Griffith Observatory – Los Angeles

Star Trekkin’

P1020156Griffith Observatory – Los Angeles

If you really want to see some real stars when you visit the Hollywood area, this place is it! the Griffith Observatory is one of the most famous Southern California landmarks, and millions of visitors have gotten spaced here out since it opened in 1935.  It’s a short drive from Hollywood, and is a fun, yet educational, spot to take in at day or night, especially when a celestial event is taking place.  Oh yeah, it’s not a bad place to go for an impromptu make-out session, too.


The land on which Griffith Observatory sits was once a part of a Spanish settlement known as Rancho Los Felis. The land stayed in the Felis family for more than a century and was subdivided through generations, until Griffith J. Griffith (his parents must have had a weird sense of humor), a wealthy mining speculator who was born in Wales, purchased what remained of the rancho in 1882.  On December 16, 1896, he donated 3,015 acres of Rancho Los Felis to the City of Los Angeles in order to create a public park in his name.  “It must be made a place of rest and relaxation for the masses, a resort for the rank and file, for the plain people.” (Check out my post on the Hollywood Forever Cemetery to read about Griffith’s bizarre defense in an attempted murder trial)


Griffith’s curiosity and interest in astronomy was piqued when he visited the giant telescope at Mt. Wilson. He died in 1919, but the wheels for Griffith Observatory had been set in motion. The dedication and formal opening of Griffith Observatory took place on May 14, 1935. The Griffith Observatory closed its doors in 2002 for its first comprehensive renovation and expansion. It reopened in November 2006.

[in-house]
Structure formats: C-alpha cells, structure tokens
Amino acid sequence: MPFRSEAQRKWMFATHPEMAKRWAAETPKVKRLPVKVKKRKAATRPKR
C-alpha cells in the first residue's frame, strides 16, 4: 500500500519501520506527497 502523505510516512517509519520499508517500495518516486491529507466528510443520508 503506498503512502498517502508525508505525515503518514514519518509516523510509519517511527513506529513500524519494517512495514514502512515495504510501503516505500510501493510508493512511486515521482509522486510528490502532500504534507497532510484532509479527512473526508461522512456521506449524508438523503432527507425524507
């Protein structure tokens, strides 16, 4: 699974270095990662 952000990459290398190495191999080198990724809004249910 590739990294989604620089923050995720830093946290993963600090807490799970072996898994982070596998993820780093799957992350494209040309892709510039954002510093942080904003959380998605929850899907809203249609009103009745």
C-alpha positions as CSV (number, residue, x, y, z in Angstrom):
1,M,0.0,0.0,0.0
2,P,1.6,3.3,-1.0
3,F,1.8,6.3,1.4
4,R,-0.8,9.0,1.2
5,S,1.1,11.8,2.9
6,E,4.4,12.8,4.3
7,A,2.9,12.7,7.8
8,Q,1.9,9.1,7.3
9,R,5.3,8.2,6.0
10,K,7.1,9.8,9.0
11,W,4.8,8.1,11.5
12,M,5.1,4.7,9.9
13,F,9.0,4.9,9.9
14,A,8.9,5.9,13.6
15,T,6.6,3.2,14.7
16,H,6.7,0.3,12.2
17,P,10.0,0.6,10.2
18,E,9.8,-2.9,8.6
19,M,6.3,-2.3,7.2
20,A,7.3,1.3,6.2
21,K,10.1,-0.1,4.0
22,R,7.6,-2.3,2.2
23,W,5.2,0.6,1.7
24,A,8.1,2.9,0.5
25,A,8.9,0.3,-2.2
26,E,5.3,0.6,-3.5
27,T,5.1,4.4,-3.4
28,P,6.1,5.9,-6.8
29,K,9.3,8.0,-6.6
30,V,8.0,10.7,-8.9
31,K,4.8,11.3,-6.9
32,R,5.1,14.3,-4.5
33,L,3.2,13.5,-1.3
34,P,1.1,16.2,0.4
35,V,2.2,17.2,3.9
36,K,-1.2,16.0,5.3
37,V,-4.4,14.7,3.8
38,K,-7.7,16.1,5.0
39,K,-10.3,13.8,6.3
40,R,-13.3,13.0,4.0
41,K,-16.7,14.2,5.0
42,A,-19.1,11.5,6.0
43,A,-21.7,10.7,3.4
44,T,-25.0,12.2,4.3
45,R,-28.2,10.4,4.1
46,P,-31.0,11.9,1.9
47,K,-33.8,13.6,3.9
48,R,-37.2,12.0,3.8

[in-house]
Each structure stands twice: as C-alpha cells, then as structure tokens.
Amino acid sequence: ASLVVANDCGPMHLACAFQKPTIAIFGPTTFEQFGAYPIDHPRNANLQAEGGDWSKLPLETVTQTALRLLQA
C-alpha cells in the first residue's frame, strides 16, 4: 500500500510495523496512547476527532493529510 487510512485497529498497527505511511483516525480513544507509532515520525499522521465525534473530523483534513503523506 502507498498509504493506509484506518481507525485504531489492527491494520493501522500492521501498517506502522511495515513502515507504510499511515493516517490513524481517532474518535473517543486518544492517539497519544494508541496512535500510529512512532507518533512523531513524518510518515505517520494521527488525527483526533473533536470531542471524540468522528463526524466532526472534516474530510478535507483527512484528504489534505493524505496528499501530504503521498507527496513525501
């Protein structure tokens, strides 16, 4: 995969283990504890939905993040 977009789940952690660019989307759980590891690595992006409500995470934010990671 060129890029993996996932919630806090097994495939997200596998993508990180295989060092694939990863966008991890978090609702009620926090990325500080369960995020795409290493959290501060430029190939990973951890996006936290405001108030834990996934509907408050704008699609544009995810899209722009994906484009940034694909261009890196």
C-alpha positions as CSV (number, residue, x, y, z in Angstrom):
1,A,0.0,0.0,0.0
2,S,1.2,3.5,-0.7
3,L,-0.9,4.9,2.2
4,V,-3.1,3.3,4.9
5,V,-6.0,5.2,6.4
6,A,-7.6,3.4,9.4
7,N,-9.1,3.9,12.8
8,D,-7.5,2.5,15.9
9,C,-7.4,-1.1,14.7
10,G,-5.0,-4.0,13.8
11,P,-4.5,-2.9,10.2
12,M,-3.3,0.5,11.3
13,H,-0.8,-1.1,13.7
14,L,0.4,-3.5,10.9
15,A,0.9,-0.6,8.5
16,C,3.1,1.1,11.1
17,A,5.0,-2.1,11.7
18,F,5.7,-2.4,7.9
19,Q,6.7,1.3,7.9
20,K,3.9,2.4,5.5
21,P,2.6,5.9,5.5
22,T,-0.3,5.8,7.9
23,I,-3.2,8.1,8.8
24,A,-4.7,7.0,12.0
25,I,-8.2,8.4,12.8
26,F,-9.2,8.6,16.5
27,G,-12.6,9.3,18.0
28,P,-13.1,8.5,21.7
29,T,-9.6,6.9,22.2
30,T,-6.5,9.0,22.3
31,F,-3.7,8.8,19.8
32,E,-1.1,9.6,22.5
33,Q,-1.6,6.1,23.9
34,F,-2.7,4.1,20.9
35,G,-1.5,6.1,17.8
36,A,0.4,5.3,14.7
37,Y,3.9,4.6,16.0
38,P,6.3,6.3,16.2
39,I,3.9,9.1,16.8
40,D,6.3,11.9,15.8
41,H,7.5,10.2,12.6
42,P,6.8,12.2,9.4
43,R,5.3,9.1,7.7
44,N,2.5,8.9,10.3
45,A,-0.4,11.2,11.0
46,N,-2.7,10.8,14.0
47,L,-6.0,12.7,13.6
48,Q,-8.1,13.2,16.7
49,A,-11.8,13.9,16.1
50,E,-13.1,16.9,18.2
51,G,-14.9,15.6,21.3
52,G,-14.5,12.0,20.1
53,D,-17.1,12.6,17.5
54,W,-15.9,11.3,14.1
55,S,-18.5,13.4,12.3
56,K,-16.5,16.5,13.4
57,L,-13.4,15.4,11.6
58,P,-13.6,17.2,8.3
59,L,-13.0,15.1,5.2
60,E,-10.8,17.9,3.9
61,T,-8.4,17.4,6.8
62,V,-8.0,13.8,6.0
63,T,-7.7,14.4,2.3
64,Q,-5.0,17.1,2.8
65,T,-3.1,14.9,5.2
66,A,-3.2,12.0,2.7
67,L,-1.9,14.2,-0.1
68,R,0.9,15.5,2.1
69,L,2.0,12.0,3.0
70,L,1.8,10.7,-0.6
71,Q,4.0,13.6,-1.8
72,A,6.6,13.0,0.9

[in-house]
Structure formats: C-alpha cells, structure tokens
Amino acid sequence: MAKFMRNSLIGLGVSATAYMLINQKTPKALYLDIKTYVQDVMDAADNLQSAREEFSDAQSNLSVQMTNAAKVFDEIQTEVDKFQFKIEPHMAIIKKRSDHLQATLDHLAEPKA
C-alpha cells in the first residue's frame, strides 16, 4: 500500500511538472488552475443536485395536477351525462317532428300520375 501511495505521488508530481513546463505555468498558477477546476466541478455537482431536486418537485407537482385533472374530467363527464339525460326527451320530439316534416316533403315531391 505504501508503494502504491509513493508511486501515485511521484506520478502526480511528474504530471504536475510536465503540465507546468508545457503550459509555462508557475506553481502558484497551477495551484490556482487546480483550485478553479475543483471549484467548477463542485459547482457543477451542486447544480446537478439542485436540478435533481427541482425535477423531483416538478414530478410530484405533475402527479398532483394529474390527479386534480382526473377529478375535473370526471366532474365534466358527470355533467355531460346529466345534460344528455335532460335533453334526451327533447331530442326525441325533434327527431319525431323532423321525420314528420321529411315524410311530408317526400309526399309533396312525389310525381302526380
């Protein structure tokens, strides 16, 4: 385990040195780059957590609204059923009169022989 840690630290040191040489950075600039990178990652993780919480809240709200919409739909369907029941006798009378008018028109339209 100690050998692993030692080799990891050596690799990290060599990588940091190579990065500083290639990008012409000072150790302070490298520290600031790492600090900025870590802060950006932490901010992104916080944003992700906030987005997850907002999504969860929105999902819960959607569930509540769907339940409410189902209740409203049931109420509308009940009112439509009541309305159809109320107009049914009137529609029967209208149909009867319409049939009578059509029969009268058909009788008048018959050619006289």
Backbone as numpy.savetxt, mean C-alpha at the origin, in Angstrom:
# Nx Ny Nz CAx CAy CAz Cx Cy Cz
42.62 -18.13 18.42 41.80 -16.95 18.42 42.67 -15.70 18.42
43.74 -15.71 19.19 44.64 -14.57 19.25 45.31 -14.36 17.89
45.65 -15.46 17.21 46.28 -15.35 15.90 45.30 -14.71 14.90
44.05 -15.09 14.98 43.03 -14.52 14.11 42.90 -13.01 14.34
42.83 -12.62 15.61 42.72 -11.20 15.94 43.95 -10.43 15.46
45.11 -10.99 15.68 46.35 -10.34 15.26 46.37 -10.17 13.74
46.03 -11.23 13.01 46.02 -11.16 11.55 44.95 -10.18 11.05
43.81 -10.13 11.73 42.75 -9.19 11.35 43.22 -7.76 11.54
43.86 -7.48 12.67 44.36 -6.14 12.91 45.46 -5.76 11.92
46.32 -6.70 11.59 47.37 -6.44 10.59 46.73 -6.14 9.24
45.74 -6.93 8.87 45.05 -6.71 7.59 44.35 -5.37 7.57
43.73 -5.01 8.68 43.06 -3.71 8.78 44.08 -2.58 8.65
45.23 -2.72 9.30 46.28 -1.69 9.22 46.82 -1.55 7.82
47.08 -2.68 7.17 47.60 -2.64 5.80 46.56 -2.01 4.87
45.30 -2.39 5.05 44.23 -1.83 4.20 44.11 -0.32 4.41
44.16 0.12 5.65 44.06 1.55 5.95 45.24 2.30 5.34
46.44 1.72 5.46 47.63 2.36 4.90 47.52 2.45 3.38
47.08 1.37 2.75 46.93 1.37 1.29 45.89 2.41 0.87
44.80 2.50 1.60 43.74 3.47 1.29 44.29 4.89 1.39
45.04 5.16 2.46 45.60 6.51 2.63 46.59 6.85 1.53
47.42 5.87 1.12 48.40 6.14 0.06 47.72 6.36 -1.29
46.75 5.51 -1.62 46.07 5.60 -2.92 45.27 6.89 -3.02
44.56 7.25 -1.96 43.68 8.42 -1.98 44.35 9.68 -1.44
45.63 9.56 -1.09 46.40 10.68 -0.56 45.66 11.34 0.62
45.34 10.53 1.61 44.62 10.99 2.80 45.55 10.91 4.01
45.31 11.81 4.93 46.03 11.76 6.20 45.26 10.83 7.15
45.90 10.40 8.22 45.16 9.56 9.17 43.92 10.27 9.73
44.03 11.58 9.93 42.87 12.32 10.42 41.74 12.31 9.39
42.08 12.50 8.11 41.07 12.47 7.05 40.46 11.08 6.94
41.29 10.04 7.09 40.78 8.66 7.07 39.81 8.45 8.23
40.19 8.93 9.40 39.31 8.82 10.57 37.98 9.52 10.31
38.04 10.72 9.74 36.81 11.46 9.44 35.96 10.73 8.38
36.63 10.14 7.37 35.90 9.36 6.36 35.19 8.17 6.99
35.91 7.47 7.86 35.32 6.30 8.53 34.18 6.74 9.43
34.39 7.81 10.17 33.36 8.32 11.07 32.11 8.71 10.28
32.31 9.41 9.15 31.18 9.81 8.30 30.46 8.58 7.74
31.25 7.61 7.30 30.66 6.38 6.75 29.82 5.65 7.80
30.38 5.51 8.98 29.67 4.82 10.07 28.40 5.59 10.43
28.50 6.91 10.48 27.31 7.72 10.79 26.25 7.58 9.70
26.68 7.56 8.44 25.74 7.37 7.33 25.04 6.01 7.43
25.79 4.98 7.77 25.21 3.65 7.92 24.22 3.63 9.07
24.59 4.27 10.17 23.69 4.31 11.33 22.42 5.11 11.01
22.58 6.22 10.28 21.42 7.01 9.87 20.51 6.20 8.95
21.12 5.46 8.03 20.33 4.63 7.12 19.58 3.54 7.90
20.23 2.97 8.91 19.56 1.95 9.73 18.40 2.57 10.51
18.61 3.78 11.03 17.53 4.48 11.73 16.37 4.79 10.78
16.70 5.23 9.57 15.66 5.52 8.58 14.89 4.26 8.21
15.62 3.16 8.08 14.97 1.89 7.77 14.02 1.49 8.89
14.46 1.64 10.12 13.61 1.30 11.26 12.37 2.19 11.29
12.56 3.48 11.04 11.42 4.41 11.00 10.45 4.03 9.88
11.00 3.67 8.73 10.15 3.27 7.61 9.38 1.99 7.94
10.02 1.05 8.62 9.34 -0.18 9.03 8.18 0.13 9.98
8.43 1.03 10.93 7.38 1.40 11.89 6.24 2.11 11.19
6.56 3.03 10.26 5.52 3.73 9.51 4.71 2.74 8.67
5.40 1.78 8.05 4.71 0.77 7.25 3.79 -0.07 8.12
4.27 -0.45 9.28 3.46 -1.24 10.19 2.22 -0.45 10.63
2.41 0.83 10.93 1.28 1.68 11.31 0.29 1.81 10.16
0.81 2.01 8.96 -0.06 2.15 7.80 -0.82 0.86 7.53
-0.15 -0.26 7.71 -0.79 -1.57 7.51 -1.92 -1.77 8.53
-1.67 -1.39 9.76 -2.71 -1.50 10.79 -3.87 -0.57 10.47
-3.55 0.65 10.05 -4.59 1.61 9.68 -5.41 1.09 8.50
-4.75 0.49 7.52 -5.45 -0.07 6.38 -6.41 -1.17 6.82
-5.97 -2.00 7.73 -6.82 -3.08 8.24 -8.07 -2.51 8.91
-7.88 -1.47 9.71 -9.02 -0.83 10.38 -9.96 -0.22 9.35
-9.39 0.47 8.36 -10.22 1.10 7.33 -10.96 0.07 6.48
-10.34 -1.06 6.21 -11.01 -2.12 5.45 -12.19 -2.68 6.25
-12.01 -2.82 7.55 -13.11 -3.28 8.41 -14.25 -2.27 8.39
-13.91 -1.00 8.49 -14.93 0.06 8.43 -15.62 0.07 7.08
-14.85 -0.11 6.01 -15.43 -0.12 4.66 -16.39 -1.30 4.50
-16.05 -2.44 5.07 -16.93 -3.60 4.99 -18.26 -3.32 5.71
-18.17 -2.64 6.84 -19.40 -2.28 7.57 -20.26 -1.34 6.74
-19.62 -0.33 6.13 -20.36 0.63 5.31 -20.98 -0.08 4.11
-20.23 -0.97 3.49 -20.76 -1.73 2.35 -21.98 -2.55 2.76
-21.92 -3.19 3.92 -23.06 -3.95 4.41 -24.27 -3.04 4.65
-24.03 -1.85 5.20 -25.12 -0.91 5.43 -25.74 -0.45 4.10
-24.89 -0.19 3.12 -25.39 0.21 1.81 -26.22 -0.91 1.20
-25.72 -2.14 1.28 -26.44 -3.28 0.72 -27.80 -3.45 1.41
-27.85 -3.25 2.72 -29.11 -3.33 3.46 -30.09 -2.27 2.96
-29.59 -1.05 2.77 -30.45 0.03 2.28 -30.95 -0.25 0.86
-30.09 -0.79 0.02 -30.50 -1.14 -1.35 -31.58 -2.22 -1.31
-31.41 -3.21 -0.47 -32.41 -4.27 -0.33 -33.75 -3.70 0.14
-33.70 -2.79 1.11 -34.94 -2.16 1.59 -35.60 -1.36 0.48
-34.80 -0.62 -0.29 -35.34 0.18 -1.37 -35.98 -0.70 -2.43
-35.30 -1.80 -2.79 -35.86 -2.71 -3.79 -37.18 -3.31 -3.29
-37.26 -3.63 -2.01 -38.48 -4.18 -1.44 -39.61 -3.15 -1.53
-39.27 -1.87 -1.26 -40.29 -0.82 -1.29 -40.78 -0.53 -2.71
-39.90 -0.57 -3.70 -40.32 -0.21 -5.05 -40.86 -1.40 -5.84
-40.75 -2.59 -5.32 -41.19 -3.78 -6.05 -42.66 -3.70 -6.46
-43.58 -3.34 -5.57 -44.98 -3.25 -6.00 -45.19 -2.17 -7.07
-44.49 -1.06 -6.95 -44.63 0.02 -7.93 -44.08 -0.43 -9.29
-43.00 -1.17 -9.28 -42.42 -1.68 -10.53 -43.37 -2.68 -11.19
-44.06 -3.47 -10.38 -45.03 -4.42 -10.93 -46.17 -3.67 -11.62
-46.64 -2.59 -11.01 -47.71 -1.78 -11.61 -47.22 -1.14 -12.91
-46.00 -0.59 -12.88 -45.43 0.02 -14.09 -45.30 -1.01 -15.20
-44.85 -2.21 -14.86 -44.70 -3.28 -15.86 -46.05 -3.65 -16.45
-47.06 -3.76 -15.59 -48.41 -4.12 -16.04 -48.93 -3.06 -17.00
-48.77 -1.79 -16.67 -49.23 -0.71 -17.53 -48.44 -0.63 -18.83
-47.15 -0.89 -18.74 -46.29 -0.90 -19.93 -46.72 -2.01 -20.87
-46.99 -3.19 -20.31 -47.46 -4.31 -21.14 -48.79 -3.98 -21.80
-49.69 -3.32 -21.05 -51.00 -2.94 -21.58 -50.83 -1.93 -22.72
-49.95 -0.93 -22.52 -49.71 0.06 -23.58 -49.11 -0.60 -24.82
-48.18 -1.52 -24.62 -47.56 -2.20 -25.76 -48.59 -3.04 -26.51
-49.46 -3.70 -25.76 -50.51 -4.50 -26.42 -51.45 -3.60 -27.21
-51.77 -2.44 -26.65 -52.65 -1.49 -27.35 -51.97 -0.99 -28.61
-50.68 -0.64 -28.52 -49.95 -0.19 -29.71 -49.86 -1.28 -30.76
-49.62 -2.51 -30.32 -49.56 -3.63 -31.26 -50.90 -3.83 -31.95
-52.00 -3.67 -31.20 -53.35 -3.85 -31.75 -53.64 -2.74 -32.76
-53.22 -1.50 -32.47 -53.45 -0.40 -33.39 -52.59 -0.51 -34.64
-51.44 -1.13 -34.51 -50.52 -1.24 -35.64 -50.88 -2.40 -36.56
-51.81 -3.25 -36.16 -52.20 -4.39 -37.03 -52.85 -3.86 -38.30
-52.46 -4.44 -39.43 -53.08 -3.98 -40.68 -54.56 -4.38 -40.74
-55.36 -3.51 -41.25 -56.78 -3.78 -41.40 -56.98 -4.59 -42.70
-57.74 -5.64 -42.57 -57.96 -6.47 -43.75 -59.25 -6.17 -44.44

P1010944Tracy and I had come here when it first re-opened after the second renovation in 2012, so I decided to pay a visit to see what’s happening in 2016.   I drove up the winding road leading to the observatory, but even though it was 15 minutes before opening, the parking lot was full (turns out there’s lots of hiking in this area, too).  The views stretched out to the ocean in one direction to a great view of the famed Hollywood Sign in another.

P1010945There are numerous hiking trails in this area, too.

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I stopped by the bust of James Dean (that’s Dean on the left).  IMG_0175

Numerous films have been shot at the observatory, including Rebel Without a Cause, the classic 1955 film about misunderstood youth, starring James Dean and Natalie Wood.

Admittance to the Griffith Observatory is free, and I recommend if you go on the weekend, you arrivethere when it opens at 10, because it gets really crowded by about noon.

Like most weekend days, there were lots of people milling around the observatory before it opened.  Many of those people include the hikers who walk up here on a 3 1/2 mile loop from the Ferndell trail (we like to do that with the Corgis).  It’s a beautiful hike.  I can tell you that our corgis, even with their short legs are able to navigate the route, although there are some parts that are somewhat steep.



Be sure and bring plenty of water for you…and your pooches.  There are views of the observatory from the trail.

P1050392The first thing you see upon entering is the Foucault Pendulum, a 240-pound brass sphere suspended by a 40-foot steel wire. It proves that the earth rotates on its axis.  Every ten minutes or so the pendulum knocks over a peg, which keeps kids (and adults who act like kids) entertained.

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The pendulum is located under the Ballin Ceiling Mural, painted by Hugo Ballin in the 1930s illustrating myths that ancient people believed in order for them to understand what they saw in the sky.

IMG_0183If you arrive early, that’s the best time to buy tickets for one of the Planetarium shows they present each hour.  Cost is $7, and the show we saw later was about half an hour in length.